Strange New Worlds has made a name for itself over the course of its first season, and now the first half of its sophomore, in taking the vibes of the original Star Trek—and sometimes literal episodes—and translating them to a modern television show, and the expectations that come with them. But what happens when the vibes can’t quite make it?
You get “Among the Lotus Eaters,” this week’s episode of Star Trek: Strange New Worlds, which feels like it has a lot in common with one of the rare bold swings that didn’t quite work out in the show’s debut season, the similarly wordily titled “Lift Us Where Suffering Cannot Reach.” Like that episode, “Lotus Eaters” is equal parts heady and challenging in its ideas, presenting a nuanced, darker tone than Strange New Worlds is usually accustomed to taking. But also like that episode, it’s one where the potential of those challenging ideas falls apart when you think about it just a bit more than the runtime of the episode—except more so that unfortunate line of thinking also means facing a disappointing ponderance for what could’ve been, when it comes to the series exploring the potential of its entirely new characters.
“Among the Lotus Eaters” revolves around perhaps the most specifically weird hook between Strange New Worlds and the original Star Trek the show could possibly imagine, which is saying something for a series that’s already set an episode during an alternate retelling of “Balance of Terror,” or even done its own riffs on episodes like “City on the Edge of Forever.” After a mission alongside the USS Cayuga—the ship of Pike’s paramour, Captain Batel, whose relationship has become strained in the wake of Batel’s involvement in prosecuting Number One a few weeks ago—the Enterprise finds itself returning to the planet Rigel VII, six years after a disastrous away mission there first mentioned in the original Star Trek pilot, “The Cage.” Then, several members of the Enterprise’s landing party were killed in a skirmish with local natives, including Pike’s own yeoman. Now, Starfleet has discovered evidence of a violation of the Prime Directive—in a literal Starfleet emblem carved into the gardens of a palace on the surface of the world, and Pike has to confront that past failure, while navigating his present frustrations and regrets in his relationship with Captain Batel.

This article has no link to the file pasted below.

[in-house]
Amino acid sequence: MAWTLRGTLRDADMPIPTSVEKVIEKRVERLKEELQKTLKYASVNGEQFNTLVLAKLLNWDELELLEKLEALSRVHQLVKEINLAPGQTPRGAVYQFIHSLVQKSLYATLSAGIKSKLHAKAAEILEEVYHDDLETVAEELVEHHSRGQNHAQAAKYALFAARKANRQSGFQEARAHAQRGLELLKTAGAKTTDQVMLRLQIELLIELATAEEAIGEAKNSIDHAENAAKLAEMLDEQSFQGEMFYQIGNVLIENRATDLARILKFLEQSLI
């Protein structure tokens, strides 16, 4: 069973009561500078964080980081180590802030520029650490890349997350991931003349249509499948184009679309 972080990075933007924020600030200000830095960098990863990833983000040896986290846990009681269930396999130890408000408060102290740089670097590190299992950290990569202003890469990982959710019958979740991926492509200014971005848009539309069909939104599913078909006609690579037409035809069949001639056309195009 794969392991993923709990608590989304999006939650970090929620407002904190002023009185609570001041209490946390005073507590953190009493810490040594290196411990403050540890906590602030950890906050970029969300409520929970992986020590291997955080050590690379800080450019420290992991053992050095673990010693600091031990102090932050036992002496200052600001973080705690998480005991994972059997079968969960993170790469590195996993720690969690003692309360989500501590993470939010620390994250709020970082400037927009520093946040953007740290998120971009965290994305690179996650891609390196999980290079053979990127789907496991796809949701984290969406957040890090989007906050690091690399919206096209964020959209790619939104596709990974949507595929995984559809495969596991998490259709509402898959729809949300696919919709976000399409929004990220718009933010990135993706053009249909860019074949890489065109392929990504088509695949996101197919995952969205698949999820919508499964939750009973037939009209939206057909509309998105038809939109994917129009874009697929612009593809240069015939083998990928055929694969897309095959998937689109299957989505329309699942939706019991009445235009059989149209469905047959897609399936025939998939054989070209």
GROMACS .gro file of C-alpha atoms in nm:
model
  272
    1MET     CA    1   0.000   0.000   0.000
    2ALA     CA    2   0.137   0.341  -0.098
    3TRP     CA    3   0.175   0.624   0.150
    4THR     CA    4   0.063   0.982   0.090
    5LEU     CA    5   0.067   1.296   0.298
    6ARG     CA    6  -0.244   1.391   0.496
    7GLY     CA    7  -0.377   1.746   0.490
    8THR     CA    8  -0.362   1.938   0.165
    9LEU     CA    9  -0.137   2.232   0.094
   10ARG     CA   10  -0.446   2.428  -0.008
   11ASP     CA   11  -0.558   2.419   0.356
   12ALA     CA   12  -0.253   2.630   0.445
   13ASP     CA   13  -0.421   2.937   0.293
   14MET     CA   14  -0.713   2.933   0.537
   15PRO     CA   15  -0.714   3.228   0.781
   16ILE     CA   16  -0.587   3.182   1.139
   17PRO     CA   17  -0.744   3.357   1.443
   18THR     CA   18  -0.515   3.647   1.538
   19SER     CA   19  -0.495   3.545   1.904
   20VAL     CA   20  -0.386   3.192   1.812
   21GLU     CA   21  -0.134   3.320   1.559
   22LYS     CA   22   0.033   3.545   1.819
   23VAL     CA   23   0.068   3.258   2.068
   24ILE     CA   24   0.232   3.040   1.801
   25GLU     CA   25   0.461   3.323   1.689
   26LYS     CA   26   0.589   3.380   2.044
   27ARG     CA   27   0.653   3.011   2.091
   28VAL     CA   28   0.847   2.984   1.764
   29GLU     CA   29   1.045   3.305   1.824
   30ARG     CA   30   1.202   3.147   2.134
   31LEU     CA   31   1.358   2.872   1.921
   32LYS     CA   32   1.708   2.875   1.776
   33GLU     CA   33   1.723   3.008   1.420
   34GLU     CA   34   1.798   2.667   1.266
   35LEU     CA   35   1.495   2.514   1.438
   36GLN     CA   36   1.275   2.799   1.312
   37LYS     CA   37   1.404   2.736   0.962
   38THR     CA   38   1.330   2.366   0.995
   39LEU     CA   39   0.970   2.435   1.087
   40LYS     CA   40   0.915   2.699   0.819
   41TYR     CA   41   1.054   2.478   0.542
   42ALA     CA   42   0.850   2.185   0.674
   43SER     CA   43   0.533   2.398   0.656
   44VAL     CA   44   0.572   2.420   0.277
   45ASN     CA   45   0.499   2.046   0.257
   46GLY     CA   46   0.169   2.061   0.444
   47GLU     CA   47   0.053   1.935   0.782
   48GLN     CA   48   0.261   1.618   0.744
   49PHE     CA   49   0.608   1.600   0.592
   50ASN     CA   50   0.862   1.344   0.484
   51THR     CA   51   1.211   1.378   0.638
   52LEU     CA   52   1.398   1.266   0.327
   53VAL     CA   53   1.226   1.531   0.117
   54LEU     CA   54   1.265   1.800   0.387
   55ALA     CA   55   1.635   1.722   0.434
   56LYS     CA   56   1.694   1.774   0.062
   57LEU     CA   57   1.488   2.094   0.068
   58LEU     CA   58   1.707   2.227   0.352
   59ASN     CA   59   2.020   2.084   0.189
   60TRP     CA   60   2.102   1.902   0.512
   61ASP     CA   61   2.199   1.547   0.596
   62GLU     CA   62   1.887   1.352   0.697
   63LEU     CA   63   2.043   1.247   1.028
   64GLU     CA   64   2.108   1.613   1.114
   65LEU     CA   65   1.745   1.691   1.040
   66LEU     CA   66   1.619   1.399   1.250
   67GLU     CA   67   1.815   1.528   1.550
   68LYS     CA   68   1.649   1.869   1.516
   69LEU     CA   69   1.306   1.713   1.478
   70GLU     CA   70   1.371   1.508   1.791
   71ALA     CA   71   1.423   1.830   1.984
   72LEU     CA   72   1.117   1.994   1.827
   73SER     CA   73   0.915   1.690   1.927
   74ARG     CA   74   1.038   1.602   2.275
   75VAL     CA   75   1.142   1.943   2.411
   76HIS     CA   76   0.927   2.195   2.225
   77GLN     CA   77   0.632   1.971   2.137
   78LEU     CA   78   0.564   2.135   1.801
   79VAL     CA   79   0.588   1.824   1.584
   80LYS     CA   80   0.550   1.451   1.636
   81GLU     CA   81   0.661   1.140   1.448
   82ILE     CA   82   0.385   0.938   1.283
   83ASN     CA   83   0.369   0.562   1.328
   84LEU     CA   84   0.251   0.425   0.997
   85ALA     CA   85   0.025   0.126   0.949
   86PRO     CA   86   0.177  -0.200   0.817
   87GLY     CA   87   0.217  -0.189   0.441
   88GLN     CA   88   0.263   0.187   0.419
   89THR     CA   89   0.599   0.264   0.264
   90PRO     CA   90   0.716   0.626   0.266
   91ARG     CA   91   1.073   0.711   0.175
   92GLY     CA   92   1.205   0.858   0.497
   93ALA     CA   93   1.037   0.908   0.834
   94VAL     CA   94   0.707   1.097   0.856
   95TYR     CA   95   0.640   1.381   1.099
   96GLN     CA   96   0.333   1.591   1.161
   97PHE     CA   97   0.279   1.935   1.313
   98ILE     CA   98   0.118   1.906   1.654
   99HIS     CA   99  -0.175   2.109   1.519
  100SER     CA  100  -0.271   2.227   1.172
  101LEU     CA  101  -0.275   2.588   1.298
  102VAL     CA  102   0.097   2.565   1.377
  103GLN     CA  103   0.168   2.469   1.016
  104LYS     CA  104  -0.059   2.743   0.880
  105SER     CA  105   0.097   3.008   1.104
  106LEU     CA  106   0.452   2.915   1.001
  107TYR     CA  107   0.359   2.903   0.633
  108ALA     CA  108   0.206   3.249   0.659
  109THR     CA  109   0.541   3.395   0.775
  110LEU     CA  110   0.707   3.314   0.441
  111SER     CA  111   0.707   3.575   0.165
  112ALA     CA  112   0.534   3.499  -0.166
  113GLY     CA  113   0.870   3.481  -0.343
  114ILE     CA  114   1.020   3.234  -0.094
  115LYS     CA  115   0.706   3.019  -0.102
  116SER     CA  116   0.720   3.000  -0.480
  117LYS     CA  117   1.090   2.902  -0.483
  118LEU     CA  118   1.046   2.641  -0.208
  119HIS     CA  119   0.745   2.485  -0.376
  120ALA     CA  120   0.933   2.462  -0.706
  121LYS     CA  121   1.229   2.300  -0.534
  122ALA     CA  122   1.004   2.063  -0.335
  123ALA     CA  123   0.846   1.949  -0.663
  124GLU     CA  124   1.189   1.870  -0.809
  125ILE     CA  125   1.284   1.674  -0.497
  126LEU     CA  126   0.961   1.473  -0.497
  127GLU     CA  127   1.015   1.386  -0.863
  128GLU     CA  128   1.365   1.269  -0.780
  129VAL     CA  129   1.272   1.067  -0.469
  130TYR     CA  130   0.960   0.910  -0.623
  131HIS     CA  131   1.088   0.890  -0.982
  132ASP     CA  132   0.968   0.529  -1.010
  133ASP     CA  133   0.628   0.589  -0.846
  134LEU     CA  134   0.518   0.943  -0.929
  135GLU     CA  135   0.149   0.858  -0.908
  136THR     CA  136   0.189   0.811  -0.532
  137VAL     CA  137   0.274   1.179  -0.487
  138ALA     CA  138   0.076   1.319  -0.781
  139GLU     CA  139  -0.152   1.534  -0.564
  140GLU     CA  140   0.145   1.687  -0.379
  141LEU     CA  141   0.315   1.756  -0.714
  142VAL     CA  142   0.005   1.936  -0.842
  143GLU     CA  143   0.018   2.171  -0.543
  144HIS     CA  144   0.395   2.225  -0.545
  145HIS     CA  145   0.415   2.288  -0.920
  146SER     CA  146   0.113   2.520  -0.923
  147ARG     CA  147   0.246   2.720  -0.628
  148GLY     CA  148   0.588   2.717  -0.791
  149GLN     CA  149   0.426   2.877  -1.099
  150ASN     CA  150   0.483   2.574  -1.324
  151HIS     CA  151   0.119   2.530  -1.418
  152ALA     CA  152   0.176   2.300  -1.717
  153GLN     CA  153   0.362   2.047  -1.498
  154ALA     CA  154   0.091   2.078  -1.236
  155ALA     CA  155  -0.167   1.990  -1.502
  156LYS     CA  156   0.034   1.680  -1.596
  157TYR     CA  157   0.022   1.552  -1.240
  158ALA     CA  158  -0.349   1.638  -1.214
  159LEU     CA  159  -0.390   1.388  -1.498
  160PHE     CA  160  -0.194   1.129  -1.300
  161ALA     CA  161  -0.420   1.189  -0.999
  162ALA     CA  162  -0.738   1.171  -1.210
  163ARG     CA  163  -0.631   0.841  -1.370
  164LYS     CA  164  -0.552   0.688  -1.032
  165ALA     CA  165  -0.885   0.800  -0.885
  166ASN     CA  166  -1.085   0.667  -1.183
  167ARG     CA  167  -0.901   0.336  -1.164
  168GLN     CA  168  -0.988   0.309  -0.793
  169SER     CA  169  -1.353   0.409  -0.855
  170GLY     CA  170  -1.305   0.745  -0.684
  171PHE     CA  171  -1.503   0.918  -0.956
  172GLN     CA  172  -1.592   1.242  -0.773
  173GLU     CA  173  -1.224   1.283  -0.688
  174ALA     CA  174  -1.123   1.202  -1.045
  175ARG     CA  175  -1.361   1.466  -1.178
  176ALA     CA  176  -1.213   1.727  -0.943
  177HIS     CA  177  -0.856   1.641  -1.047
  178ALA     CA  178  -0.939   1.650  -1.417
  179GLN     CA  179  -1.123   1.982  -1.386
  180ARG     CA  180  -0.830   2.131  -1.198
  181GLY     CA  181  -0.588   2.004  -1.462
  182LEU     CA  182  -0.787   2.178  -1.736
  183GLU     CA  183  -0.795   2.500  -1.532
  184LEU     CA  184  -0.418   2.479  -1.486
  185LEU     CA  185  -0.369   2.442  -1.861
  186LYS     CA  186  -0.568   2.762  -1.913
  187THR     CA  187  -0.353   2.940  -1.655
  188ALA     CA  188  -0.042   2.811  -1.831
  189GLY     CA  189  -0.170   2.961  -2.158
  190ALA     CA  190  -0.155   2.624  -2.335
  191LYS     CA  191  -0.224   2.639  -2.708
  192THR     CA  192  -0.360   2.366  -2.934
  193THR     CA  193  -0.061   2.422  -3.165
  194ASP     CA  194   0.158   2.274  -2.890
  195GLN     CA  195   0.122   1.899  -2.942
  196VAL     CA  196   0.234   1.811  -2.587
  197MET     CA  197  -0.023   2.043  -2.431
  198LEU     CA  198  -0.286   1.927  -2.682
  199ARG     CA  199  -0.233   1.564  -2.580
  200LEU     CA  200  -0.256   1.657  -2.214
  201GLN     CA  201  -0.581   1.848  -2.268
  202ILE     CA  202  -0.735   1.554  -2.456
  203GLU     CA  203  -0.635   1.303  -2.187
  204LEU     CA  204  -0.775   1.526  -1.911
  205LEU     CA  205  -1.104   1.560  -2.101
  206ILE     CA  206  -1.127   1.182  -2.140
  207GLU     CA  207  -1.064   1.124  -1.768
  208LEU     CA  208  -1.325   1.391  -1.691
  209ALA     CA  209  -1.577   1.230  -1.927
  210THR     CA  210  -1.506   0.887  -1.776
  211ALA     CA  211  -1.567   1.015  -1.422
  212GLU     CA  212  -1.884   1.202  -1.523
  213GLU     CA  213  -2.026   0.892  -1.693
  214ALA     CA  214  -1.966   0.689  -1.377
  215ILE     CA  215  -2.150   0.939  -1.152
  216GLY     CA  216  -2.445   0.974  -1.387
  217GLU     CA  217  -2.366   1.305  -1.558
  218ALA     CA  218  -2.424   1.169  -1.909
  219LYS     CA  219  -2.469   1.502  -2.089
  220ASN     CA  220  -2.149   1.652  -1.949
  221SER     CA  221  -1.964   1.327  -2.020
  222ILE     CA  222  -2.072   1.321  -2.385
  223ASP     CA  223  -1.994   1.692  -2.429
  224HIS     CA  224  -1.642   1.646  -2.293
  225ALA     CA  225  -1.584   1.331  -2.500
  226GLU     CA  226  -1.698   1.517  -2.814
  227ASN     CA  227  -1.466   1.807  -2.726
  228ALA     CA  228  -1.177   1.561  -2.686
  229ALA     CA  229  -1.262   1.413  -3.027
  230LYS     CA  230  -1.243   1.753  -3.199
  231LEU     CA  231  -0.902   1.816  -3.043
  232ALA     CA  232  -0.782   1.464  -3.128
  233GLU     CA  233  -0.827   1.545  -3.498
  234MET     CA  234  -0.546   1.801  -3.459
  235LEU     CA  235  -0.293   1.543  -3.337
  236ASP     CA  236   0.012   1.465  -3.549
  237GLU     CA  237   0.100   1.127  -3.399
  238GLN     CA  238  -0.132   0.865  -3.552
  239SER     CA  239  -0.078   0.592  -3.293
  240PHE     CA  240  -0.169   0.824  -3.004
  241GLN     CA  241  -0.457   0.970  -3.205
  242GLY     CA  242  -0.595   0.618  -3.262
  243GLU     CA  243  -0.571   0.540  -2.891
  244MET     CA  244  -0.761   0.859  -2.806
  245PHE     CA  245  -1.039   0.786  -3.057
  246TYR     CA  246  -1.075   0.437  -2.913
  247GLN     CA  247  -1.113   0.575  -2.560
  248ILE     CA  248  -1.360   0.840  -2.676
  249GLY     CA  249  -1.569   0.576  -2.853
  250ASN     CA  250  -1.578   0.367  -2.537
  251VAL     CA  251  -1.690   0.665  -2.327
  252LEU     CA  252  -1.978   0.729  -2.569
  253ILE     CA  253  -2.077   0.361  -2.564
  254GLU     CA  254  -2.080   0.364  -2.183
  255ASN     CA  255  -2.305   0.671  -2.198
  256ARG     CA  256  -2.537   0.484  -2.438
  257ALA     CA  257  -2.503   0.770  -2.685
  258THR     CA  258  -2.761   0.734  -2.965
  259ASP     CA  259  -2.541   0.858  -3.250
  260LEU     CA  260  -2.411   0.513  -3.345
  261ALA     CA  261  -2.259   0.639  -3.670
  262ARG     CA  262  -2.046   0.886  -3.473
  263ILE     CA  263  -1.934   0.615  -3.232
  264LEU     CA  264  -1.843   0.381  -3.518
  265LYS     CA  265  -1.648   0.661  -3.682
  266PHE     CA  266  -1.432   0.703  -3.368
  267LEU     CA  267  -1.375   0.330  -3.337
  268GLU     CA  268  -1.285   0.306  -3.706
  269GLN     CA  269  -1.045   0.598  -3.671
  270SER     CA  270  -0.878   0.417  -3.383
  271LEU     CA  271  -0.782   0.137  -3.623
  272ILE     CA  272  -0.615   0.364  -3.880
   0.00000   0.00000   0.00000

It is, as we said, a fascinating premise, and a spotlight on Anson Mount’s captain that he’s yet to really get this season. But as things on Rigel VII get more and more peculiar—the new landing party of Pike, La’an, and Dr. M’Benga find themselves facing debilitating memory loss the longer they spend time on the world, an affliction that begins to plague the Enterprise crew in orbit—the episode dwells more and more on the mystery box of the memory loss and its affects than some of its most important characters. Pike at least gets a good deal of focus, as he is confronted with the revelation that his Yeoman, Zac, actually survived the last mission and is now a bitter, vengeful leader of a tribe of locals, and the one behind outfitting them with Federation technology. As he, La’an, and M’Benga struggle with the loss of their memories and their identities as Starfleet officers, Mount plays the trauma and determination to remember who he is and what he stands for with aplomb, and there’s good cathartic release in his arc here when the episode culminates with a touching reunion between himself and Batel. The experience on Rigel of losing who he was, even for a moment, forces him to confront the mistake of pushing the people he loves away from him—an especially touching epilogue to Pike’s own acceptance of his future fate last season.